From the Bookshelf : Cutting for Stone

Over the weekend, I attended a baby shower for a beautiful friend who is expecting numero uno.  The hostesses perfected each detail in true Pinterest fashion, from the delicious Oreo truffles to the wooden blocks each guest decorated for the nursery.  Even the invitations included a clever note:

“One small request we hope it won’t be too hard,

Please bring a book instead of a card.

Whether Cat in the Hat or Winnie the Pooh,

You can sign the book with a note from you!”

Brilliant.  Just brilliant.  Instead of spending five dollars on a simple greeting card, we upped the ante a bit and included a children’s book with our gift.  I couldn’t help but to pick up a copy of one of my personal favorites:  The Little Mouse, the Red Ripe Strawberry and the Big Hungry Bear.  As an inquisitive little girl, my parents were patient to read to me on a regular basis.  By the time I was about five years old, I was “reading” What Is a Rainbow?, reciting each line by memory based on the illustrations on each page.  My affinity for reading increased through elementary school and must have peaked when my hobby was forced to be a requirement in Junior High.  Today, I truly enjoy relaxing with a good book, but I would not consider myself an avid reader.  Put a book in my hand to read before bed and I am guaranteed to be drifting off to Dreamland in no time flat.  I had full intentions of diving into my current read on our five hour train ride to Glenwood Springs (more to come on that adventure in a future post!), but found myself captivated by the landscape of the Rocky Mountains.  The distraction moved my goal from being leisurely accomplished on our Independence Day vacay to my list of to-do’s for this week.  I’m determined to get through it.  So goes my relationship with reading.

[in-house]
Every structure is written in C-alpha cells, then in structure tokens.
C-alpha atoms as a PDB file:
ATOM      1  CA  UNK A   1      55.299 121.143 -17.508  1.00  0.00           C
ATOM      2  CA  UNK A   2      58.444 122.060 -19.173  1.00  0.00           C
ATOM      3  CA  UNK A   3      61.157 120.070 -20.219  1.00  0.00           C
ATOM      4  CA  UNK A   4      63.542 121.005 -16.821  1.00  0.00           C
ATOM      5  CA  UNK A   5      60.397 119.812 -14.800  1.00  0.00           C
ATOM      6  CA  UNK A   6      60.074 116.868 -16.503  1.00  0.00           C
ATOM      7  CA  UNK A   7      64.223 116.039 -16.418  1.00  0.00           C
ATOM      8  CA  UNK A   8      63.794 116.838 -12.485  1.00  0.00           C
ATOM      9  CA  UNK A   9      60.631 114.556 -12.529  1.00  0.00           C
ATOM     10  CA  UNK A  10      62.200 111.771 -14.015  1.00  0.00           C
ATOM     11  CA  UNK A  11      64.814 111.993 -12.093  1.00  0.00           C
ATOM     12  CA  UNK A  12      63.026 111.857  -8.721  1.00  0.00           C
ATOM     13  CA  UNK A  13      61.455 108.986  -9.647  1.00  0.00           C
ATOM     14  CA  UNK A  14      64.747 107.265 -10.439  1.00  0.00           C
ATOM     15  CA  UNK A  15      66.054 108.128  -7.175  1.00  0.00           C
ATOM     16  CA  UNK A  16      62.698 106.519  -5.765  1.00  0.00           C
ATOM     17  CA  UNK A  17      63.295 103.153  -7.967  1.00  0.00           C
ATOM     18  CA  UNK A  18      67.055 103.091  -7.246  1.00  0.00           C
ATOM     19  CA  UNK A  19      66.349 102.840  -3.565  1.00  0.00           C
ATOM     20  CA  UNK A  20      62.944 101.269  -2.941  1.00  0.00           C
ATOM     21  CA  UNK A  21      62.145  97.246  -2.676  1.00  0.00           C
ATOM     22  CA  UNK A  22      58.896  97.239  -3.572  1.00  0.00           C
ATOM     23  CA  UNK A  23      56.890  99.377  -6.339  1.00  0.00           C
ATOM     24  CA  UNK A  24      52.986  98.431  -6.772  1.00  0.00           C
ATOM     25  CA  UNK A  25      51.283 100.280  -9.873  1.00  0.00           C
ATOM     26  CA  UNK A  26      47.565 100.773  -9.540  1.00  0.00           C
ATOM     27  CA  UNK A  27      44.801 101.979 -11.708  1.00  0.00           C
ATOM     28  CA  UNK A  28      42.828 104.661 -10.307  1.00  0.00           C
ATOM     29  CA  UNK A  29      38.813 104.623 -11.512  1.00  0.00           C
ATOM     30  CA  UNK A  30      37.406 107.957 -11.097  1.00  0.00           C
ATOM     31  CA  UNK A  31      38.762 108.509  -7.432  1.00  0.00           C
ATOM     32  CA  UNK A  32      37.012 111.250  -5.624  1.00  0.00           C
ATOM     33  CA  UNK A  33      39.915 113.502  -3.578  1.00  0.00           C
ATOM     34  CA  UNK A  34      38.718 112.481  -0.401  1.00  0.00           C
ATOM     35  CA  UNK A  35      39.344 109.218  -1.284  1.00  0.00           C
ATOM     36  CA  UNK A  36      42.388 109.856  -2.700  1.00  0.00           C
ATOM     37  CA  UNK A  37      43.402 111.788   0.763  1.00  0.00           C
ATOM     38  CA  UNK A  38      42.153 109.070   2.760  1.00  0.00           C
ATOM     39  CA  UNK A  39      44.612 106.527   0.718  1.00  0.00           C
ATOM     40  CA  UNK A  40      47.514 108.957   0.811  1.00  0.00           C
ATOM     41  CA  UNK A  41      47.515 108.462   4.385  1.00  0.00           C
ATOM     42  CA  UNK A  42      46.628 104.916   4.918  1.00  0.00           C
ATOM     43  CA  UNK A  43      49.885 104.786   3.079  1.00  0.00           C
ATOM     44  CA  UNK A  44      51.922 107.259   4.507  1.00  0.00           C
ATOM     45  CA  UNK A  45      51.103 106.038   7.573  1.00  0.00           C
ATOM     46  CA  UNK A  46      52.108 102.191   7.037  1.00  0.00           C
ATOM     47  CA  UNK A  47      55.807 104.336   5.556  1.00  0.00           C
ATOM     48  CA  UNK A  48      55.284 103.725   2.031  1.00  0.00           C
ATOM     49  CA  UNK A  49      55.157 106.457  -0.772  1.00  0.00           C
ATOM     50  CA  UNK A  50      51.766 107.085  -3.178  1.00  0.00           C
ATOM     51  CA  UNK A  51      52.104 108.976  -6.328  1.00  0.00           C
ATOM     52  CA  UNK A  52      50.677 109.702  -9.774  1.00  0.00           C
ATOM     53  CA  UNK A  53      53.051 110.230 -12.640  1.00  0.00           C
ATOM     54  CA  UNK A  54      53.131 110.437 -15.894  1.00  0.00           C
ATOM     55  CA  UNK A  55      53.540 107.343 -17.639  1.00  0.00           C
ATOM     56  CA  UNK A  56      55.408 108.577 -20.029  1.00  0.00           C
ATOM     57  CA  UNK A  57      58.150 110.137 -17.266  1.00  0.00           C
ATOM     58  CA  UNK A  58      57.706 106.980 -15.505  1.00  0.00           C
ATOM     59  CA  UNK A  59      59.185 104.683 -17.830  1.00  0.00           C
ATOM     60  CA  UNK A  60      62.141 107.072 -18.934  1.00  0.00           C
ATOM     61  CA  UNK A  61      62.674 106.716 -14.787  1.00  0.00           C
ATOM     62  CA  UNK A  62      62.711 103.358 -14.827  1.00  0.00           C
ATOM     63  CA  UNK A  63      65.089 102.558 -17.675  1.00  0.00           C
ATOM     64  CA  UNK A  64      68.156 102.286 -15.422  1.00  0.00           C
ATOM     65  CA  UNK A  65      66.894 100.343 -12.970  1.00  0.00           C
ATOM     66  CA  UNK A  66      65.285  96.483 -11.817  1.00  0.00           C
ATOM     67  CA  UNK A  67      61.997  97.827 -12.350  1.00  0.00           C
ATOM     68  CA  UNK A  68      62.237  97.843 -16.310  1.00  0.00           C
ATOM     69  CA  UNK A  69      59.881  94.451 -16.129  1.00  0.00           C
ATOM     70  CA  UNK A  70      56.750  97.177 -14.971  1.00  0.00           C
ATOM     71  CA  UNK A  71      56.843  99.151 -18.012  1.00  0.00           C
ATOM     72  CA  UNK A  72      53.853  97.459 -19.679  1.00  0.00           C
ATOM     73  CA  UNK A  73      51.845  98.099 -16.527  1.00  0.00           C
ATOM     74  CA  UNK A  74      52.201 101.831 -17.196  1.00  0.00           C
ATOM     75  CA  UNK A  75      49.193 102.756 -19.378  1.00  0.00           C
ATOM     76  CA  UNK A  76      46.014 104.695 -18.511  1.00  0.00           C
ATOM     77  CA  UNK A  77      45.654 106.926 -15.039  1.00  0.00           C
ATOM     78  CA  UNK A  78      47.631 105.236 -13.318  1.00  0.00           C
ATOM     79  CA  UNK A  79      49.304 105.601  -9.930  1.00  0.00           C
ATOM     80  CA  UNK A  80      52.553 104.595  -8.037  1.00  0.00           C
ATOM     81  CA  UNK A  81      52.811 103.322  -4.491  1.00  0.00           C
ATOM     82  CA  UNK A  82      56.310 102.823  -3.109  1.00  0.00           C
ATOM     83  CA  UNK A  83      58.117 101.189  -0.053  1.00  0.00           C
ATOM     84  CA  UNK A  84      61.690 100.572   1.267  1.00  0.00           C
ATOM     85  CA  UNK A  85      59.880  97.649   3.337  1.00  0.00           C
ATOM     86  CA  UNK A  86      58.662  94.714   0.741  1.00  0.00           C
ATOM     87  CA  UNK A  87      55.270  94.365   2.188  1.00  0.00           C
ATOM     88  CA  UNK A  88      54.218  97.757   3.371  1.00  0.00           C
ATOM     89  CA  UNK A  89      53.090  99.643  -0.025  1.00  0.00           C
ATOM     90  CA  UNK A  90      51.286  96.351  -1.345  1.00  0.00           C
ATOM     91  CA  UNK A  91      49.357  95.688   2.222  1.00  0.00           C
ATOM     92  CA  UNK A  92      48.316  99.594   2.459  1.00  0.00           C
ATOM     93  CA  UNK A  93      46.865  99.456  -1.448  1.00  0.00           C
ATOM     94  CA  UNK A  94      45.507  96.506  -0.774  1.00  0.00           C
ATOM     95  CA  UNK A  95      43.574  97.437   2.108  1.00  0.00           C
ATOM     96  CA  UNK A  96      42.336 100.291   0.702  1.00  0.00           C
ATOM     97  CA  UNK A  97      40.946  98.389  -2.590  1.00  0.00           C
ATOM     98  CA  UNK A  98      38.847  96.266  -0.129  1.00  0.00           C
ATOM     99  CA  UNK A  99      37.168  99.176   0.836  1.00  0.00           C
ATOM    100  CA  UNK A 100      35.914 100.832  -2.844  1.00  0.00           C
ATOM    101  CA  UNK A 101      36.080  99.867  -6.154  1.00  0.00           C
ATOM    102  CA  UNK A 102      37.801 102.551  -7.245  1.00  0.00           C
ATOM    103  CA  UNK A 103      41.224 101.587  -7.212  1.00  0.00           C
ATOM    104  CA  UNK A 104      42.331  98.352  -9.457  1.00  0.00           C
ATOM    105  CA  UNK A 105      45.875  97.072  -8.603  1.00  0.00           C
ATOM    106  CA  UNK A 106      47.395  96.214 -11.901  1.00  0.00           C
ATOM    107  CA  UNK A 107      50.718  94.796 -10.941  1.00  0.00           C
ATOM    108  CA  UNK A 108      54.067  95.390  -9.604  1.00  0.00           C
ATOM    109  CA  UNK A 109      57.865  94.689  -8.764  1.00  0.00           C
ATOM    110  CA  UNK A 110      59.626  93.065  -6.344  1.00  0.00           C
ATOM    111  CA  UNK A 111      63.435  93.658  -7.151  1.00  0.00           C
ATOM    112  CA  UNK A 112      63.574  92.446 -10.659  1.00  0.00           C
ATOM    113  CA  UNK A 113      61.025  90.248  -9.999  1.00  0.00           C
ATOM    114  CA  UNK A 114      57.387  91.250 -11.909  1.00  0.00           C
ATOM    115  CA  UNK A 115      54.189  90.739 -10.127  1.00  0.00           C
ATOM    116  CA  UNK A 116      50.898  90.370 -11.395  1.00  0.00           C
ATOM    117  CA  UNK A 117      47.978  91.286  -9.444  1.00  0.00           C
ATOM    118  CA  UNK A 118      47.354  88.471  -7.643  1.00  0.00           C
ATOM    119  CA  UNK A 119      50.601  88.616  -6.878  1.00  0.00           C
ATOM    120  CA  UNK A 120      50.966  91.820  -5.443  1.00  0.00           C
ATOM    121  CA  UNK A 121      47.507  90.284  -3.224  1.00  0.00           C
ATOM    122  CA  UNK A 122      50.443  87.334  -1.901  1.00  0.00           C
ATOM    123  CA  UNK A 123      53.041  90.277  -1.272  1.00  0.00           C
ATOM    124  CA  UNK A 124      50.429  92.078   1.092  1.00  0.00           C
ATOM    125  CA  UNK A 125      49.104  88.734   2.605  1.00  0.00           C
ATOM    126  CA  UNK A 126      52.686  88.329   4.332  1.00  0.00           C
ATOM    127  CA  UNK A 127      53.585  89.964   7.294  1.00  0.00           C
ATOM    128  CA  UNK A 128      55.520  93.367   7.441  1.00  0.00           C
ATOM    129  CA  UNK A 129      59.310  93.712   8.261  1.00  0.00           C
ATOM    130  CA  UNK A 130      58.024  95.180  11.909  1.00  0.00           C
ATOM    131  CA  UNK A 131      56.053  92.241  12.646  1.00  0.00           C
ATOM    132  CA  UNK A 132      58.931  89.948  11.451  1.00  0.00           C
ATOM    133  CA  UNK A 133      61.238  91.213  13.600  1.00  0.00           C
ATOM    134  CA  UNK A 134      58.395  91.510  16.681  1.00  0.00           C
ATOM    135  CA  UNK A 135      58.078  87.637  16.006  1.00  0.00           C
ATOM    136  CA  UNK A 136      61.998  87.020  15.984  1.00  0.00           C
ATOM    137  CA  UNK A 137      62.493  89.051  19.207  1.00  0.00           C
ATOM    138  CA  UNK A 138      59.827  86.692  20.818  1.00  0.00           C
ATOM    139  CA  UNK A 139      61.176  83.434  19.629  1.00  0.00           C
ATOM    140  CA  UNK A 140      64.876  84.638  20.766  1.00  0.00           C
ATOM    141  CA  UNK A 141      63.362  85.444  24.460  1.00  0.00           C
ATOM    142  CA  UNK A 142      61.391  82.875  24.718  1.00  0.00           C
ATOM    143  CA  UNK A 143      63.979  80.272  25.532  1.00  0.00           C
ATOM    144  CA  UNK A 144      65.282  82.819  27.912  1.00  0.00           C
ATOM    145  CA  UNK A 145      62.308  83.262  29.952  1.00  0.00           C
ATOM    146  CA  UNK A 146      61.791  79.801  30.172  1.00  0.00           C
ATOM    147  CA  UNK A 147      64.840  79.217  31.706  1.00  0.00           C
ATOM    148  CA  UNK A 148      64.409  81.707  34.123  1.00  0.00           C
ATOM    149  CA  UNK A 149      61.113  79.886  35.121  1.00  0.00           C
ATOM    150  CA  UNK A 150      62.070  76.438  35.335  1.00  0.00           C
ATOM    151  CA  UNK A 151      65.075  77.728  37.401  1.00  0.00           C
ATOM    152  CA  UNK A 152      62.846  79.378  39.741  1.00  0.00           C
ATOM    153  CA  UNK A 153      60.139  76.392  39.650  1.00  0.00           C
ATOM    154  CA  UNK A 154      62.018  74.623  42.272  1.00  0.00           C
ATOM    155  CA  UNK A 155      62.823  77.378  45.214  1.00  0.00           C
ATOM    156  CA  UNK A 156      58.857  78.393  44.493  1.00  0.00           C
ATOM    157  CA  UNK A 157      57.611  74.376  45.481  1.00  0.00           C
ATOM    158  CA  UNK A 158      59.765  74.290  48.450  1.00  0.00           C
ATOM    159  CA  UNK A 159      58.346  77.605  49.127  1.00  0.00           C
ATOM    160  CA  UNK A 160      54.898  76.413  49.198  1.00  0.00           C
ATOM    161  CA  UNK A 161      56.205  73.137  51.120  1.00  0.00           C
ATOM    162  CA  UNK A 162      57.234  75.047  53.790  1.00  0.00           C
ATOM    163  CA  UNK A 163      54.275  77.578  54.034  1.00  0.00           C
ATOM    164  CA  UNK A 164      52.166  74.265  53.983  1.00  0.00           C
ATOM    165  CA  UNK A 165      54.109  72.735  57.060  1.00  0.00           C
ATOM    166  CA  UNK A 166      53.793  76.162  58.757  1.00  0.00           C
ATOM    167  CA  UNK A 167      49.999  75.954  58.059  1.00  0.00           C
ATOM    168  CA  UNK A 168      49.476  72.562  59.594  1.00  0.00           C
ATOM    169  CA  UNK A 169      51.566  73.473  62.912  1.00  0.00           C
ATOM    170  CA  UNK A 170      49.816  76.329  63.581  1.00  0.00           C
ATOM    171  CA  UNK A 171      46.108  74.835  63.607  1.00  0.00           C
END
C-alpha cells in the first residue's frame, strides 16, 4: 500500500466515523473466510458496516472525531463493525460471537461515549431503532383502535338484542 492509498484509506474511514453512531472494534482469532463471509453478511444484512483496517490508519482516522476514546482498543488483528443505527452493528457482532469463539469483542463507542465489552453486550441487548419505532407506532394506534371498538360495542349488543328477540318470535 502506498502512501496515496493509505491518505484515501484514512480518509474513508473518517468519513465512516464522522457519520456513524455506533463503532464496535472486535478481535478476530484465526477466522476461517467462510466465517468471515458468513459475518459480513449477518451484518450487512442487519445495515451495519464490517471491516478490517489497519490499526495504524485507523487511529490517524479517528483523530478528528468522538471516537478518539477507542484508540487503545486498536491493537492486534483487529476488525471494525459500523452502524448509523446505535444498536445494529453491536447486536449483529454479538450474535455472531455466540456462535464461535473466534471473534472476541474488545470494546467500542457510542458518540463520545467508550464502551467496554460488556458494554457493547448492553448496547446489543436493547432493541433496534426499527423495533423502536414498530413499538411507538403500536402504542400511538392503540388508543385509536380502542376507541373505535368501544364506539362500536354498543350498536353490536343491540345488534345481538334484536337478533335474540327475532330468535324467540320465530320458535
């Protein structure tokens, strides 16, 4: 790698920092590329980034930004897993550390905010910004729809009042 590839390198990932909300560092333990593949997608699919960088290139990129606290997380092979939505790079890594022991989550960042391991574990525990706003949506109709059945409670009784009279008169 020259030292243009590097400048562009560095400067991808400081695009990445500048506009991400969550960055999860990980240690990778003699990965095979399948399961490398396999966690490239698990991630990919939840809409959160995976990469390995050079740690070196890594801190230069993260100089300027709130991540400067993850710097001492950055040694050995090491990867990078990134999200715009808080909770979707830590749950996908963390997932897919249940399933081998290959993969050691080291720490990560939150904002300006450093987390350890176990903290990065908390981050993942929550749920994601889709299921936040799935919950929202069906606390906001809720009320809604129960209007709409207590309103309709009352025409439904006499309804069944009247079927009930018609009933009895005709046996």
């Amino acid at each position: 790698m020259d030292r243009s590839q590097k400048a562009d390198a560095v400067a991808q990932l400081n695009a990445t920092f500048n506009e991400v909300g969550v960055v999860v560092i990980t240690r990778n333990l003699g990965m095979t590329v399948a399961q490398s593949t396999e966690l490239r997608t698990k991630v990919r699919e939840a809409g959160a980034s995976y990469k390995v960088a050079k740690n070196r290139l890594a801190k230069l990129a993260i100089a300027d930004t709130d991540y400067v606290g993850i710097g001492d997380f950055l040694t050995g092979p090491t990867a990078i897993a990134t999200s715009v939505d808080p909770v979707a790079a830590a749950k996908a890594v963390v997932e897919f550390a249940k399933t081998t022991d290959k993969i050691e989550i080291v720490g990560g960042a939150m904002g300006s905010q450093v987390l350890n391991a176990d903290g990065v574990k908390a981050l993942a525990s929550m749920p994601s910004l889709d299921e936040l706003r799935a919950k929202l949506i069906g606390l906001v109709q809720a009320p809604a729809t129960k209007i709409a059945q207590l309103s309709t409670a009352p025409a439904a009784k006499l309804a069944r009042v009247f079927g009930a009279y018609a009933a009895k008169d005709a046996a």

During one of his rotations this year, the Hubs was introduced to a novel that was also new to me:  Cutting for Stone by Abraham Vergehese.


The synopsis on the back cover was intriguing, but the mere size of the 658 page brick sitting on our coffee table was clearly not going to fit into a summer schedule already packed with tri training and social/ family events.  It just wasn’t.  I may have cracked the cover, but I knew the inevitable would set in and it would be abandoned, left in my grey felt box for another day. . . or another year.

Both Mike and I commute a minimum of 70 minutes each day.  When I discovered a few quality podcasts, it was a life-saving moment.  My almost six hours in the car each week was now a time for learning, inspiration and GROWTH!  Mike followed suit by adding a shiny new membership to our Amazon Prime account.  Between Audible and the OverDrive app, I expanded my drive time options to include some of the book titles on my list.  Once Mike finished listening to Cutting for Stone, he knew I would want to get through it for myself.

Through the month of May, I was transported to another place and time during my daily commute.  I even found myself enjoying the sound of  Sunil Malhotra’s voice as I pounded pavement in preparation for my next race.  His ability to bring life to the characters through subtle changes in inflection and various accents was truly entertaining.

Cutting for Stone is a fictional novel, laced with both historical significance and medical terminology.  The opening words set the stage in 1954 when twin boys make their way into this world – twin boys, born to an Indian Catholic nun who is working as a nurse in an Ethiopian hospital.  Through a number of dramatic twists and turns, the characters find themselves in challenging situations as a result of their own actions and the actions of others.  With the bit of anatomy and medical training I have, combined with Mike’s pursuit of his M.D., I found the details of the diagnoses and the high-stakes operations to be fascinating.  Vergehese doesn’t miss a beat in his ability to describe each situation with vivid detail.  His story incorporates a number of cultures, generations and personalities — all coming together to tell a tale of loss, triumph, betrayal, passion, change, perseverance, and love.

As a disclaimer, this book does contain some graphic content including strong language, some violence and risqué scenarios.  I would strongly caution against sharing this book with young readers.


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